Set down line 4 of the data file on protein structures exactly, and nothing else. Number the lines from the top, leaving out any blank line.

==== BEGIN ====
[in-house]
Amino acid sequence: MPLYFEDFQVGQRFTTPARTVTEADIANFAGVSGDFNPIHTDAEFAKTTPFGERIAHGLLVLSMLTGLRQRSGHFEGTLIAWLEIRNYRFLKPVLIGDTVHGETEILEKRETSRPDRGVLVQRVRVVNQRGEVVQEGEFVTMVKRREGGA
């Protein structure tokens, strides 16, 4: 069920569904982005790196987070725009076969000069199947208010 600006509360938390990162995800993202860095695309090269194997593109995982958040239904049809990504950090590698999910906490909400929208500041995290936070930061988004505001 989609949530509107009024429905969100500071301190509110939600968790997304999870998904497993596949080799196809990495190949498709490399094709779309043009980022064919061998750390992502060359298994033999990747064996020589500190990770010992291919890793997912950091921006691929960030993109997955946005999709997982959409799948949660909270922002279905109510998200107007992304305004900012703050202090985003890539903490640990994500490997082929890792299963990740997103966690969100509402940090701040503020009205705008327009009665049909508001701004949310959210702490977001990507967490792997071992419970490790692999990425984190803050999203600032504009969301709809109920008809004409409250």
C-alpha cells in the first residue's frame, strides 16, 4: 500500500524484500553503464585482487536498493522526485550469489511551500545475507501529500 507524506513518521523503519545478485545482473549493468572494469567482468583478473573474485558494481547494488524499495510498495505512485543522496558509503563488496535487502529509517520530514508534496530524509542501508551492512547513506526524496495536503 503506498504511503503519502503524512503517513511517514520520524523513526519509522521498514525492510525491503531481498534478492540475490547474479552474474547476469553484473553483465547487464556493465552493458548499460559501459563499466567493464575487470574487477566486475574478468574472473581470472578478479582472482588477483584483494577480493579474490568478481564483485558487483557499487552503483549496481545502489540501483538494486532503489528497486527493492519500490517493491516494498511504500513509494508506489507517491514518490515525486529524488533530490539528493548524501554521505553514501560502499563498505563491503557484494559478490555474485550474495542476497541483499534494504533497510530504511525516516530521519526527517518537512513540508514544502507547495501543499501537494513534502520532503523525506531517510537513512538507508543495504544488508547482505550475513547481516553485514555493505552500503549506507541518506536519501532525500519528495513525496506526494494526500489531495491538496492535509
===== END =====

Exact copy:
C-alpha cells in the first residue's frame, strides 16, 4: 500500500524484500553503464585482487536498493522526485550469489511551500545475507501529500 507524506513518521523503519545478485545482473549493468572494469567482468583478473573474485558494481547494488524499495510498495505512485543522496558509503563488496535487502529509517520530514508534496530524509542501508551492512547513506526524496495536503 503506498504511503503519502503524512503517513511517514520520524523513526519509522521498514525492510525491503531481498534478492540475490547474479552474474547476469553484473553483465547487464556493465552493458548499460559501459563499466567493464575487470574487477566486475574478468574472473581470472578478479582472482588477483584483494577480493579474490568478481564483485558487483557499487552503483549496481545502489540501483538494486532503489528497486527493492519500490517493491516494498511504500513509494508506489507517491514518490515525486529524488533530490539528493548524501554521505553514501560502499563498505563491503557484494559478490555474485550474495542476497541483499534494504533497510530504511525516516530521519526527517518537512513540508514544502507547495501543499501537494513534502520532503523525506531517510537513512538507508543495504544488508547482505550475513547481516553485514555493505552500503549506507541518506536519501532525500519528495513525496506526494494526500489531495491538496492535509